Intensive pine (Pinus spp.) management is a dominant form of forest management in the southeastern United States. Previous research has shown that managed pine forests provide suitable habitat for eastern wild turkeys (Meleagris gallopavo silvestris), but little research has examined seasonal habitat selection for female wild turkeys from a landscape perspective, particularly within managed pine landscapes. Therefore, we used a long-term (1986–1993) data set to describe seasonal habitat selection by female wild turkeys, using an information-theoretic approach from a landscape perspective, on an intensively managed pine landscape. Habitat use patterns during preincubation and autumn–winter were indicative of female wild turkeys moving between a bottomland hardwood–agricultural field complex during autumn–winter and upland managed pine stands during the remainder of the year. During spring and summer, female wild turkeys used landscapes primarily composed of intensively managed pine, including thinned and burned stands and roadsides. Our results confirm results of short-term, stand-based habitat analyses on our study area. We recommend variable fire return intervals of 3 to 7 years to improve habitat conditions for wild turkeys within intensively managed pine forests. Further research is needed to examine management actions, such as thinning, prescribed fire, and herbicide use, within the context of wild turkey use of intensively managed pine landscapes.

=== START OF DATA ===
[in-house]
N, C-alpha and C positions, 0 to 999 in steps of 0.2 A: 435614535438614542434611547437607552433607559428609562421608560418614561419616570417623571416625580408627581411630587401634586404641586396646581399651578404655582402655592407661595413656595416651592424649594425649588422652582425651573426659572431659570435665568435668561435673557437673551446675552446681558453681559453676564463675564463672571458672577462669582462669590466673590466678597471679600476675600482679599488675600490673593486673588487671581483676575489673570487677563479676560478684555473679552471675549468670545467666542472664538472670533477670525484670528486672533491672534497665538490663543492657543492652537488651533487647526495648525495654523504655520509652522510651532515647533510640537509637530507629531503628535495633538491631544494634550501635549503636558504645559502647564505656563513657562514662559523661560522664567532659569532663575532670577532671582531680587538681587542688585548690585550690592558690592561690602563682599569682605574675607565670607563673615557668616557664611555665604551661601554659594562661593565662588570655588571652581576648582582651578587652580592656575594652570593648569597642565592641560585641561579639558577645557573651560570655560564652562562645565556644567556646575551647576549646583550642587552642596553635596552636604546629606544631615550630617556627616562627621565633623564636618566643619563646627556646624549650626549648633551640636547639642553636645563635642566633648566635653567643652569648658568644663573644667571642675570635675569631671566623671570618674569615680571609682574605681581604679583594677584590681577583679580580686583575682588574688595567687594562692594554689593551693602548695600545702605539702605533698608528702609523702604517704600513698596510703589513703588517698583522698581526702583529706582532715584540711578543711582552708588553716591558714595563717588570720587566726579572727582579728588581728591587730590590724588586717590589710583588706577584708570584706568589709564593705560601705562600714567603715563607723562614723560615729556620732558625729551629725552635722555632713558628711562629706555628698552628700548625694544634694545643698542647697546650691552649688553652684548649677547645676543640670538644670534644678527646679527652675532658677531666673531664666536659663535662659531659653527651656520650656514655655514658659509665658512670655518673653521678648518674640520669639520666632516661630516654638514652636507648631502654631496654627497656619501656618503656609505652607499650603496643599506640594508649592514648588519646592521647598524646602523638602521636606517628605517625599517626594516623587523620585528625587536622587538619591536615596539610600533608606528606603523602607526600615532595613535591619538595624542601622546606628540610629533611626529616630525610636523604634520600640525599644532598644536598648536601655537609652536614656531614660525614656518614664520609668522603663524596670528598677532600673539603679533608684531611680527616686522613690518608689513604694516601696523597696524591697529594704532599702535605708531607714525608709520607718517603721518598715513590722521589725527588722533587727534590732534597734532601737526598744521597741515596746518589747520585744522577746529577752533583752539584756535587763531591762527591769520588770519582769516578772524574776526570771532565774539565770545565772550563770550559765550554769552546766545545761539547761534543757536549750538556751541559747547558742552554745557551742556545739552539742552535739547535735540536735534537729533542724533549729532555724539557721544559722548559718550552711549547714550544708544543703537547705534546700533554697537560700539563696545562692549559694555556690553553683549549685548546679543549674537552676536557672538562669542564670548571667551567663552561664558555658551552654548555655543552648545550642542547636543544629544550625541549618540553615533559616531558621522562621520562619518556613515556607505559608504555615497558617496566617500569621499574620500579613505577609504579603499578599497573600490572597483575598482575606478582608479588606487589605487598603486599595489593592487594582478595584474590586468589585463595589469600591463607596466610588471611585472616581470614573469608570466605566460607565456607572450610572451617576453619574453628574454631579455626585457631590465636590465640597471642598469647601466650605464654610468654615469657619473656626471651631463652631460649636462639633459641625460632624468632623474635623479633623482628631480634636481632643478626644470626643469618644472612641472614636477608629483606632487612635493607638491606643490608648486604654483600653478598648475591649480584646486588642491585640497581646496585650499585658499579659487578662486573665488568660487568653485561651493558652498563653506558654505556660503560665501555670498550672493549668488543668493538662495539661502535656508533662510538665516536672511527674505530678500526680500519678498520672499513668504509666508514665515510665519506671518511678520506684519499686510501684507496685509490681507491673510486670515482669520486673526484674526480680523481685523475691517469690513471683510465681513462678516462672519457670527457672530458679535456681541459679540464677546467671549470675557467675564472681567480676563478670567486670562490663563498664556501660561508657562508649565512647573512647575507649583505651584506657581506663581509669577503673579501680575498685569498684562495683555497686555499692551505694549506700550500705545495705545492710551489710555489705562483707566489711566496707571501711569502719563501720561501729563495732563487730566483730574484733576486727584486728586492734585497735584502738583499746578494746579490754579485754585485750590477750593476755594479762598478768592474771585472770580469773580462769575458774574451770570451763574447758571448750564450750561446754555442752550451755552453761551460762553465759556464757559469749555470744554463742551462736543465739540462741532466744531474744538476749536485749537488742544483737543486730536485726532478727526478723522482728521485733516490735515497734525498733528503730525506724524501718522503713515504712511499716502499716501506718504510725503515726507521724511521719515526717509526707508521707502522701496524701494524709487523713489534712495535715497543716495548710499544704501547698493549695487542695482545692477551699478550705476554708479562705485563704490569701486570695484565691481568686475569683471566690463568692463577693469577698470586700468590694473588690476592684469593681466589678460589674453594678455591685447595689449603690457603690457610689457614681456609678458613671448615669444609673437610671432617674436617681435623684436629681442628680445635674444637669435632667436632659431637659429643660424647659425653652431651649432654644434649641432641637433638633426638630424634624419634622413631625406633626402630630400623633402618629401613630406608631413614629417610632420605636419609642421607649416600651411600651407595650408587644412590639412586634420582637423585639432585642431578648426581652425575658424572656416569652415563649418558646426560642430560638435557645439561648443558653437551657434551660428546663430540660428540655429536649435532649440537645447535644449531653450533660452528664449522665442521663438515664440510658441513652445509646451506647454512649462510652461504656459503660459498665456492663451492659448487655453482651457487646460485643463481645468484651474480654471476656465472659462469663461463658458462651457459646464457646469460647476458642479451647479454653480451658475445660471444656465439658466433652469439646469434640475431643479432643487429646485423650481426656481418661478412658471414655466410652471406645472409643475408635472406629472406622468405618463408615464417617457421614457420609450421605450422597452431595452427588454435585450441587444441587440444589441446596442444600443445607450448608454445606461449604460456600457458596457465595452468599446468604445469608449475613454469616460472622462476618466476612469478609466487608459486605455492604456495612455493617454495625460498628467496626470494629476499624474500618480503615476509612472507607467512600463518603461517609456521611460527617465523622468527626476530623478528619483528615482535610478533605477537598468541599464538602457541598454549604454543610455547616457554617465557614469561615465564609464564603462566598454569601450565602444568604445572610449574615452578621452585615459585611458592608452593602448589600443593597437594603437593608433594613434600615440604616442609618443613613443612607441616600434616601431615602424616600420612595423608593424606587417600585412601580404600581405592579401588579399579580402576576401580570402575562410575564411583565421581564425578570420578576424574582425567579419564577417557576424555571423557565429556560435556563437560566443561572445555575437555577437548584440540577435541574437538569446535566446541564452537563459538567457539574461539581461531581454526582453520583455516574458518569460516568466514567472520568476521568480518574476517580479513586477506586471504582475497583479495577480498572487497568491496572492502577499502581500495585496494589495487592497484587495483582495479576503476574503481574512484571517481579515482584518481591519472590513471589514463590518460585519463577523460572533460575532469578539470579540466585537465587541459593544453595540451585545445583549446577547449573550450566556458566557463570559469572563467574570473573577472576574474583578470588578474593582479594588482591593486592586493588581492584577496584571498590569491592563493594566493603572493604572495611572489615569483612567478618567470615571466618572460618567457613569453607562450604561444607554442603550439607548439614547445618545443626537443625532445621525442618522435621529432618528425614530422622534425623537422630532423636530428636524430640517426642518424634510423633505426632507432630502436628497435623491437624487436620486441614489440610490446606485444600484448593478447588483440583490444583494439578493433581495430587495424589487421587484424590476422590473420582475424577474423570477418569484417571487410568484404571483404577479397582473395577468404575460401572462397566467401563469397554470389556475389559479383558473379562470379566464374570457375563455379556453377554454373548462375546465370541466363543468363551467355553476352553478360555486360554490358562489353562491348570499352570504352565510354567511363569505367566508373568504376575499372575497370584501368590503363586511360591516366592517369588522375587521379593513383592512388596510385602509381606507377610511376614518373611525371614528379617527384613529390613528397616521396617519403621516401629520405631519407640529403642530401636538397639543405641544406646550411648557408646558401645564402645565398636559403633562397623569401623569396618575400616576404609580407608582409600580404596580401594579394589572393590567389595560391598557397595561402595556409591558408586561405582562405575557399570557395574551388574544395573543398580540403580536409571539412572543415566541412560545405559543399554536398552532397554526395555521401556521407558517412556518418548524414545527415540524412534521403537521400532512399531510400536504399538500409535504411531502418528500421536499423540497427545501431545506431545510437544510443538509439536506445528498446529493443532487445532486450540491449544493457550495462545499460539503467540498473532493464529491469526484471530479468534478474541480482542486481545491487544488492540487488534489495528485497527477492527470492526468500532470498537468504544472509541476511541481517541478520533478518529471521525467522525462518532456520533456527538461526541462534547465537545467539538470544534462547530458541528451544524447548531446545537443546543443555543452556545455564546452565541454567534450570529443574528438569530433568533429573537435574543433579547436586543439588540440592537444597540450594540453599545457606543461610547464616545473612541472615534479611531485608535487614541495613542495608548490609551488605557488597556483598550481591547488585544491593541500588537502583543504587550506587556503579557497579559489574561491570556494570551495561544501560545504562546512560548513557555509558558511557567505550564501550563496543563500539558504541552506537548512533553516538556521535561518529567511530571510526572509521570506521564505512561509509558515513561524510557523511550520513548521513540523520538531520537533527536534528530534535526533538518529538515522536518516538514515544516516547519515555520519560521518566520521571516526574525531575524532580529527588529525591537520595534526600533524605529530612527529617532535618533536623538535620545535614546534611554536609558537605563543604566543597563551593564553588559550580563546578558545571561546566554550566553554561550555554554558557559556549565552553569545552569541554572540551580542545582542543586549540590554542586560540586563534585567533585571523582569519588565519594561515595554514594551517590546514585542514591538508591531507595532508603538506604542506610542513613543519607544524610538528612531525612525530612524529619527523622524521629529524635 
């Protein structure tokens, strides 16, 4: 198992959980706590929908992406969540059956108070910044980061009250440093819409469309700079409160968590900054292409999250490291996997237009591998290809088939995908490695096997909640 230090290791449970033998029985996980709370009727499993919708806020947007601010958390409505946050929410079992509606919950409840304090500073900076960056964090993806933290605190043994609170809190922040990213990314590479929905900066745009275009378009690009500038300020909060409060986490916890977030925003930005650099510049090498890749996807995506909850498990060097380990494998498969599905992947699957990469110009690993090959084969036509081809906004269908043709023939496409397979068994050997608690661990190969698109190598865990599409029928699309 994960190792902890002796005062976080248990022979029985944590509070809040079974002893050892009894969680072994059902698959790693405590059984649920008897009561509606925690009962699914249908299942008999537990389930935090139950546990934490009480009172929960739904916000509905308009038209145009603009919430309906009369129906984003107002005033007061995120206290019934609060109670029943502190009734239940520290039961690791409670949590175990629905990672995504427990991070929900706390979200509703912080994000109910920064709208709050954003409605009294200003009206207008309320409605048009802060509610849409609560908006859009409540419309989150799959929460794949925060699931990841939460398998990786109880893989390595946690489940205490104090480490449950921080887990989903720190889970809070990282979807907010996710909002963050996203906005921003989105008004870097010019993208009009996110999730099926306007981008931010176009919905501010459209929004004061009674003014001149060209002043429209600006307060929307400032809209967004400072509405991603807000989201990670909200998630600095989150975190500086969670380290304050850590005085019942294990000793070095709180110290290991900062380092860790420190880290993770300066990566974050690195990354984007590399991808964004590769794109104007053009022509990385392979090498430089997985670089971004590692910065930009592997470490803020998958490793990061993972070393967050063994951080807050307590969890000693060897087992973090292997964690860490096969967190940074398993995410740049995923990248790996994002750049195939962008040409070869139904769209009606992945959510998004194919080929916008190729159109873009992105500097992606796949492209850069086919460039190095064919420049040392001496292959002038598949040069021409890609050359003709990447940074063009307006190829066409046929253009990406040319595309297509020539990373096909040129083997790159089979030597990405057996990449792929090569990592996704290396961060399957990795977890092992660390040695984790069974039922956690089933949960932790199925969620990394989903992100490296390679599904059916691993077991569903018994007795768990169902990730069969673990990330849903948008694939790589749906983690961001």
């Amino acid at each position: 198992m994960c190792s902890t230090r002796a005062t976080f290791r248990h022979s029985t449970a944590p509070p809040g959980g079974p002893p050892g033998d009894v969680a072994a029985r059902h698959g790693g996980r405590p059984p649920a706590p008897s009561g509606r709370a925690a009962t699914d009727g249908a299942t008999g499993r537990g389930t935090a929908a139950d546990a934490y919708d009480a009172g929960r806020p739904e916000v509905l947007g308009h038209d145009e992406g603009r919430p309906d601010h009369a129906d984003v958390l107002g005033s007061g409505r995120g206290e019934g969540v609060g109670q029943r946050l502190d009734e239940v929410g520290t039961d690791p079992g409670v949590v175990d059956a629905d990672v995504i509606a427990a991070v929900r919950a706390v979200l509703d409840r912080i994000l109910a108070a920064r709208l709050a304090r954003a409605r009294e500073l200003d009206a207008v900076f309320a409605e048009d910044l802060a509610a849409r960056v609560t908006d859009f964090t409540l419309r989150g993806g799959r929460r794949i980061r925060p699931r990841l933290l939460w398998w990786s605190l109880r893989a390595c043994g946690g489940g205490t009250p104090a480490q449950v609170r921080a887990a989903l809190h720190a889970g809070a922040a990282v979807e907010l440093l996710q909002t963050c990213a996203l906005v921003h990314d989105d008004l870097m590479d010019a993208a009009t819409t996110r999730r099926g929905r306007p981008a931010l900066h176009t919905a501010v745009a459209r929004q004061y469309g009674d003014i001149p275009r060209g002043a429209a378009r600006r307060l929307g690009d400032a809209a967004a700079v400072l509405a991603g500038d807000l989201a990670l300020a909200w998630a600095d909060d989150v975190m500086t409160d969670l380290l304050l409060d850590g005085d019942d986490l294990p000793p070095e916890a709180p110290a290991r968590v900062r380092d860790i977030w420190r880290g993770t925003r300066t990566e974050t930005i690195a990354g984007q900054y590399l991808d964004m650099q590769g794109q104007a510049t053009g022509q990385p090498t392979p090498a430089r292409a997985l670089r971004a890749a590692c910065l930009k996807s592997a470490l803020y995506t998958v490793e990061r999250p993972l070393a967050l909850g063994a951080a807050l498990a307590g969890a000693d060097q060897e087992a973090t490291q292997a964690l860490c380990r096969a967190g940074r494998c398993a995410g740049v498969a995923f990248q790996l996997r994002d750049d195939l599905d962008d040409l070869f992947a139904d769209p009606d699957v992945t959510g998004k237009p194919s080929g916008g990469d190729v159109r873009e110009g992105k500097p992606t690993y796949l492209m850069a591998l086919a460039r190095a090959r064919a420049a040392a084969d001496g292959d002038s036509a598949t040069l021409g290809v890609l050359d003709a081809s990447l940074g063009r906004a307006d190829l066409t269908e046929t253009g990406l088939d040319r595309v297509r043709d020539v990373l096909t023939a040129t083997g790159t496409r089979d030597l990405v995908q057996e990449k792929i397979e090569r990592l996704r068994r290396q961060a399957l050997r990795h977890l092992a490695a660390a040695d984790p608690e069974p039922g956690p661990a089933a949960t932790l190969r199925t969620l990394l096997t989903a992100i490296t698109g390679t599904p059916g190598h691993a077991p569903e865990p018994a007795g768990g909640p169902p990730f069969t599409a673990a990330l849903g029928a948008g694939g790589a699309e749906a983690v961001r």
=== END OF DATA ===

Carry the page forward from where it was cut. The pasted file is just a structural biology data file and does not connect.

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Vol. 71 • No. 3